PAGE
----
With the arrival of the new year and colder weather, public demonstrations have died down, at least for the moment. The Parliament building in the center of downtown Tbilisi, the site of most of the protests, has had permanent barricades erected in front of it. But unhappiness still runs high. Polling results released by the International Republican Institute in November and National Democratic Institute polls released in early January of this year showed deep discontent among Georgian voters with the status quo, and with many Georgian Dream politicians in particular.

Ivanishvili had dismissed the poll results out of hand, claiming that opposition parties had colluded with the pollsters to produce false negative numbers for his side. Such rhetoric is toxic for public trust in democracy in any country, and especially so in a country that has experienced such institutionalized backsliding in recent years. Demonizing opponents in this way, and thereby justifying backtracking on necessary electoral reforms, can only lead to political outcomes—instability, more violence—that would make Vladimir Putin very happy.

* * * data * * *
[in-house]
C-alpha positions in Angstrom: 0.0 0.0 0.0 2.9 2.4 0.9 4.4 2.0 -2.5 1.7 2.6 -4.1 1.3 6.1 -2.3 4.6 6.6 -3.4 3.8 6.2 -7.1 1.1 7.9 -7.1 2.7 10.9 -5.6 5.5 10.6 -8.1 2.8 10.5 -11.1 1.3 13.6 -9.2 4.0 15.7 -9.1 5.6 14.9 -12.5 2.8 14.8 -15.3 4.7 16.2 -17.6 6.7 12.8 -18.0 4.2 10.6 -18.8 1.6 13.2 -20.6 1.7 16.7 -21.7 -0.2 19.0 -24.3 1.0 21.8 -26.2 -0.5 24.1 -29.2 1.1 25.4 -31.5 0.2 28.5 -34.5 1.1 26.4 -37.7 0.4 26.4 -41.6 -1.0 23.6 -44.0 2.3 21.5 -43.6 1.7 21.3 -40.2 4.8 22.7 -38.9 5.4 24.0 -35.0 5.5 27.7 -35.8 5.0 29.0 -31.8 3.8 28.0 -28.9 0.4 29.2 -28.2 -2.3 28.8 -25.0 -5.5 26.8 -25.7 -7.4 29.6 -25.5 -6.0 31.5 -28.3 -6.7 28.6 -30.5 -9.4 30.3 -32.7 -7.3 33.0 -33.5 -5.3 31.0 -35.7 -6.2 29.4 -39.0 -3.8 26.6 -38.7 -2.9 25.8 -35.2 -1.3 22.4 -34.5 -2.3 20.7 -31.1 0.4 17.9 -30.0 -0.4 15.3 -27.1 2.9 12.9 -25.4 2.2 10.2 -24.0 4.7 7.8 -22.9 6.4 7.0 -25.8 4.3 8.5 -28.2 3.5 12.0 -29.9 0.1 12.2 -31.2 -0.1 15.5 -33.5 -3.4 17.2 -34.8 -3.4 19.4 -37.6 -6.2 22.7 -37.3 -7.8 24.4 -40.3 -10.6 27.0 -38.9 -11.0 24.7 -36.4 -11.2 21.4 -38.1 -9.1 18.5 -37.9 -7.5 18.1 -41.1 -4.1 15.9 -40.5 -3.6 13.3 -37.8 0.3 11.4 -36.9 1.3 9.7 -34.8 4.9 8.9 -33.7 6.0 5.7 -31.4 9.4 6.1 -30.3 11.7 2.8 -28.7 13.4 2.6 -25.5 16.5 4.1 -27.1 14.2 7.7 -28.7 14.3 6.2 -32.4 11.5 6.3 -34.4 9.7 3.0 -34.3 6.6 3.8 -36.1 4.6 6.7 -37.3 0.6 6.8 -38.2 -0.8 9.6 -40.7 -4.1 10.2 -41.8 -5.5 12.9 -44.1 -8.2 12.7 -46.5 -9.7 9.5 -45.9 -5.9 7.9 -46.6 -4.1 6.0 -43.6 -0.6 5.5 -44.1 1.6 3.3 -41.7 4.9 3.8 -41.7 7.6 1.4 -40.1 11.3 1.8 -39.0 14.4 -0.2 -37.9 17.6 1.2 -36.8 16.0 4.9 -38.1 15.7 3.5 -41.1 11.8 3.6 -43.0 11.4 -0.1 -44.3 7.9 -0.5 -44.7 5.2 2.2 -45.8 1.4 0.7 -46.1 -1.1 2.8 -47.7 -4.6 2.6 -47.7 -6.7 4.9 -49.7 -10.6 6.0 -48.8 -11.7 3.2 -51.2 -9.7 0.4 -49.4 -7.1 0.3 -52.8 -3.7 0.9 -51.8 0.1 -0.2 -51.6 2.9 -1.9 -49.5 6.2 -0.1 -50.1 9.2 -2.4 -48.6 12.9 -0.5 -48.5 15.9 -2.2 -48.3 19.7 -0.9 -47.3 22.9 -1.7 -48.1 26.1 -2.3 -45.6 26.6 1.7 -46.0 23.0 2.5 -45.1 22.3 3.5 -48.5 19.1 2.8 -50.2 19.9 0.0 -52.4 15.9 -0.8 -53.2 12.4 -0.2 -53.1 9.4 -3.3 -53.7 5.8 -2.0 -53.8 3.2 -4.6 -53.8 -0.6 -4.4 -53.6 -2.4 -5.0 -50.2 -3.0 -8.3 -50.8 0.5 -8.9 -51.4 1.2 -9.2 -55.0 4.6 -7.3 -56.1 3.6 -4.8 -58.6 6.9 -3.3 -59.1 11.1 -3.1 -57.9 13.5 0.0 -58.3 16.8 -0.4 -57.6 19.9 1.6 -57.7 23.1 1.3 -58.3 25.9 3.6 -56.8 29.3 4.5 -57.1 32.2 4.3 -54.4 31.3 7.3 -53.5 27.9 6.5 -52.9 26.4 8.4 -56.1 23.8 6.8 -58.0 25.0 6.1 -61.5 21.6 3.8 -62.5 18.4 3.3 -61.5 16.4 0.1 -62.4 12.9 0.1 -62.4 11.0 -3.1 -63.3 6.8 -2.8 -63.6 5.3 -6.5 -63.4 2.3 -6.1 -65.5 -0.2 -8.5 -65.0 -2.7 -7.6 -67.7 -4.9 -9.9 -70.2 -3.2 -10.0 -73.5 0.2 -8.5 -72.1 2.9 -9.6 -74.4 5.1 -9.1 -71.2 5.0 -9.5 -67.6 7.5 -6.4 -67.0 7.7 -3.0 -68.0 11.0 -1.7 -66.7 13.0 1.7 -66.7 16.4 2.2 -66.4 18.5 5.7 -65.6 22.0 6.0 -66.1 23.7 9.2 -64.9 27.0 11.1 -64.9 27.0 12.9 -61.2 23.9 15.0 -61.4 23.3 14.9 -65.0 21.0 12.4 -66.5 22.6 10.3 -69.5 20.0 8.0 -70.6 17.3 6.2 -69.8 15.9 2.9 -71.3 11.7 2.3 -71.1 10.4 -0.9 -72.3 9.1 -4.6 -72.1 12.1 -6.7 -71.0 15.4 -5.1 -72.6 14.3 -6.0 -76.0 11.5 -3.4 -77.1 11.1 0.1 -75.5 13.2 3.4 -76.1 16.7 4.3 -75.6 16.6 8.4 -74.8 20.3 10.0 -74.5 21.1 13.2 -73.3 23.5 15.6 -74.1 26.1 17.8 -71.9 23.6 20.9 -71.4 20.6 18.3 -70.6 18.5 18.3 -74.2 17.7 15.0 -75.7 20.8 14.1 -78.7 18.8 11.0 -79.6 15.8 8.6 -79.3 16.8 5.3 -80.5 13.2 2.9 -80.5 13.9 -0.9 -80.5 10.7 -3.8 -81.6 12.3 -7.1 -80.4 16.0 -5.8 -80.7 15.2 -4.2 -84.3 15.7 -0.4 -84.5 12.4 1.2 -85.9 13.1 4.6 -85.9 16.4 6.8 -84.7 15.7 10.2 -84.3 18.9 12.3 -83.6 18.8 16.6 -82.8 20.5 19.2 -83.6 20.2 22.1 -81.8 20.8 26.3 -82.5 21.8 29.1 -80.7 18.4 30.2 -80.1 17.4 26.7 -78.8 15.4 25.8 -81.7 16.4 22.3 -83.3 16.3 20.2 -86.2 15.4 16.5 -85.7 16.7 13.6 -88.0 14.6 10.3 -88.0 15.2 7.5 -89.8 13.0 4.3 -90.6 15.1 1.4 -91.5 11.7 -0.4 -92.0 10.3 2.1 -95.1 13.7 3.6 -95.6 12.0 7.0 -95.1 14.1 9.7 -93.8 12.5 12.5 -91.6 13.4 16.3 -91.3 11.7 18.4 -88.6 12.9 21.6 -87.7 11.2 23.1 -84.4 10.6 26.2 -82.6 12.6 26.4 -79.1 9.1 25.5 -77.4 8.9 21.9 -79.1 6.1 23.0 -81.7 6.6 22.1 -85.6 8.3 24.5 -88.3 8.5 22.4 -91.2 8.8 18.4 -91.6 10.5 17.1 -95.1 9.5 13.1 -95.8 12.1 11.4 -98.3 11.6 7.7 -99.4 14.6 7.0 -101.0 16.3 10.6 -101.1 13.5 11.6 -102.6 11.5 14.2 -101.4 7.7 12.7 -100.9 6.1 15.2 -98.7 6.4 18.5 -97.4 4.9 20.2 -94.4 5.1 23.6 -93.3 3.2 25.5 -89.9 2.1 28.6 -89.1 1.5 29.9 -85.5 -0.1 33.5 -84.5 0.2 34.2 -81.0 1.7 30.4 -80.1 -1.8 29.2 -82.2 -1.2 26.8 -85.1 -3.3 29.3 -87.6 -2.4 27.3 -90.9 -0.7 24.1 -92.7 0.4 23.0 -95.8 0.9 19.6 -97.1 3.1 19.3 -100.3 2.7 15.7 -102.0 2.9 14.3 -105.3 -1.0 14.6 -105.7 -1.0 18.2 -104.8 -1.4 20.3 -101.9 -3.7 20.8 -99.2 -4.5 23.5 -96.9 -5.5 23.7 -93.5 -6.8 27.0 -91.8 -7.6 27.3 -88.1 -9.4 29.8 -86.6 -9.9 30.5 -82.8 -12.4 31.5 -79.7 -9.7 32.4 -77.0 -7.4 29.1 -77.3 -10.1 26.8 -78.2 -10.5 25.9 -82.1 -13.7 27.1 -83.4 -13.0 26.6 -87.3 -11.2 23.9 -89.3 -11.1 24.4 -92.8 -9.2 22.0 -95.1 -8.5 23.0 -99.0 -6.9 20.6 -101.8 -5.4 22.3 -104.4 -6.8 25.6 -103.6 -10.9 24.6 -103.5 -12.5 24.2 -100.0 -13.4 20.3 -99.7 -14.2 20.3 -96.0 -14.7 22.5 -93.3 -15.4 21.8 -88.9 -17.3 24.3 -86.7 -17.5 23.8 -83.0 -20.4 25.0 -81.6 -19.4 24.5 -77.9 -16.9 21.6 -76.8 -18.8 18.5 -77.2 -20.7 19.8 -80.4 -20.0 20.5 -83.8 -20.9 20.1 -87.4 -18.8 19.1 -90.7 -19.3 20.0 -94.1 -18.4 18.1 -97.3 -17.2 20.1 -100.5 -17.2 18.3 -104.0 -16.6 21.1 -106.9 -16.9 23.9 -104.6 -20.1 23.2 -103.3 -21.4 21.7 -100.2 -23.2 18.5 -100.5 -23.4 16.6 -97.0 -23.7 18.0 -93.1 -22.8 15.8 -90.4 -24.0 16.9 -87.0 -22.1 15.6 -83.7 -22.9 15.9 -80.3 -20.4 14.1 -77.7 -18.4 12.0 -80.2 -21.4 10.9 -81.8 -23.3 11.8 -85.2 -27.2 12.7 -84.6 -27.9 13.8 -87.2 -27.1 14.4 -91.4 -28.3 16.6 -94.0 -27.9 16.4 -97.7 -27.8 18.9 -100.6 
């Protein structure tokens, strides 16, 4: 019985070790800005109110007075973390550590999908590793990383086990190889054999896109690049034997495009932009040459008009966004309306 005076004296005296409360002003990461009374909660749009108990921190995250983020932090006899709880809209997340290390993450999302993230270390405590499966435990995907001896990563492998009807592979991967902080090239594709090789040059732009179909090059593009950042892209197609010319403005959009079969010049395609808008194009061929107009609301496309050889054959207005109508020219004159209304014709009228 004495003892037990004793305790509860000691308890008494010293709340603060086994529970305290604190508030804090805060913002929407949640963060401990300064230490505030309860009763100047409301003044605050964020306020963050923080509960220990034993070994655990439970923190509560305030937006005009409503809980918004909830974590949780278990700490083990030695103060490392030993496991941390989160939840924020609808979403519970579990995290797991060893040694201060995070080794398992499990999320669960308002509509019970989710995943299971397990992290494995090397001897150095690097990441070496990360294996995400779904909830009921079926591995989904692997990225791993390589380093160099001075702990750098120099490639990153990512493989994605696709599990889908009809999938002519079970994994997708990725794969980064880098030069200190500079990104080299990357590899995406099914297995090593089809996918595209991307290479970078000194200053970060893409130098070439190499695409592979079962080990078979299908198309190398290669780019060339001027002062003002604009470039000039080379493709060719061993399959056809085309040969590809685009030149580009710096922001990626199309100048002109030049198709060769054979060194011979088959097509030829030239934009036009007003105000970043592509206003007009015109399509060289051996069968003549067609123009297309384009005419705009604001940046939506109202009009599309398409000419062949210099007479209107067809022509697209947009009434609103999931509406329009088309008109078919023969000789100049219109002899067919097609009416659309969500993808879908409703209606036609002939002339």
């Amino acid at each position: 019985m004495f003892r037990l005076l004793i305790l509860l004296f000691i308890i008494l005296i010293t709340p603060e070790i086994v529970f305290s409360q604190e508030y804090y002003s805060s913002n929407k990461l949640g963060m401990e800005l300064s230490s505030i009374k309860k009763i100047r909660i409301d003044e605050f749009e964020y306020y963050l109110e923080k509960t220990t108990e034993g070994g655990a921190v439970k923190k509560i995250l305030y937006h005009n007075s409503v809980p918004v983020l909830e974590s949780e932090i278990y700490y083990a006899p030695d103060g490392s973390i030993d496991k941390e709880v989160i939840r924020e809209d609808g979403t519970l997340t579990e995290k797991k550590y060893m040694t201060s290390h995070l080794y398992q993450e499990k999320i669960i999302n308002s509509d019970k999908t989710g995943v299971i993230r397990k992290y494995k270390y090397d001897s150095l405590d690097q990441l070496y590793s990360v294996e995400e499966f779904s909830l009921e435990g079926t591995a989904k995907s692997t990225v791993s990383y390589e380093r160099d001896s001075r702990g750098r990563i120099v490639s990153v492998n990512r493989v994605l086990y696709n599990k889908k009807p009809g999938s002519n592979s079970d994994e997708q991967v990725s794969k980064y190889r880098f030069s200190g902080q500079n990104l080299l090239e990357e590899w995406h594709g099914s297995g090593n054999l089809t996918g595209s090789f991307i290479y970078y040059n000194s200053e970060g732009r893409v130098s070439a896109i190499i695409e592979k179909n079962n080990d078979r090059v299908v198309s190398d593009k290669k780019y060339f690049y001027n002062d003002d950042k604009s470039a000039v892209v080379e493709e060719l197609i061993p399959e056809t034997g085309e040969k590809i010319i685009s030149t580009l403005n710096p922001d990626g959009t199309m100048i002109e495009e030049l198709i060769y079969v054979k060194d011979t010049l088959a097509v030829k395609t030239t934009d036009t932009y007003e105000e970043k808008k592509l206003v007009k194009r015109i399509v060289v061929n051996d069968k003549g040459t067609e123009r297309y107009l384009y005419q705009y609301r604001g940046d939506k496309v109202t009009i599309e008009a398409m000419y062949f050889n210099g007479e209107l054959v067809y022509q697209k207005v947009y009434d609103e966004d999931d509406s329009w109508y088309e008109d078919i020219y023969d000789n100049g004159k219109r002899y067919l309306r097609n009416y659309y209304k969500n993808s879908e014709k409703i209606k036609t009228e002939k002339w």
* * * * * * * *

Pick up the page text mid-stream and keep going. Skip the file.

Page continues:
Georgia’s good friends in Congress—both in the House and in the Senate—have noticed what is going on and have spoken out forcefully against Georgian Dream’s recent behavior. But more can be done. At the heart of the problem is the fact that Ivanishvili and his party have consolidated power through state capture. Imposing vigorous scrutiny of the financial operations of Ivanishvili and his allies would spread a powerful message throughout the corridors of power in Tbilisi.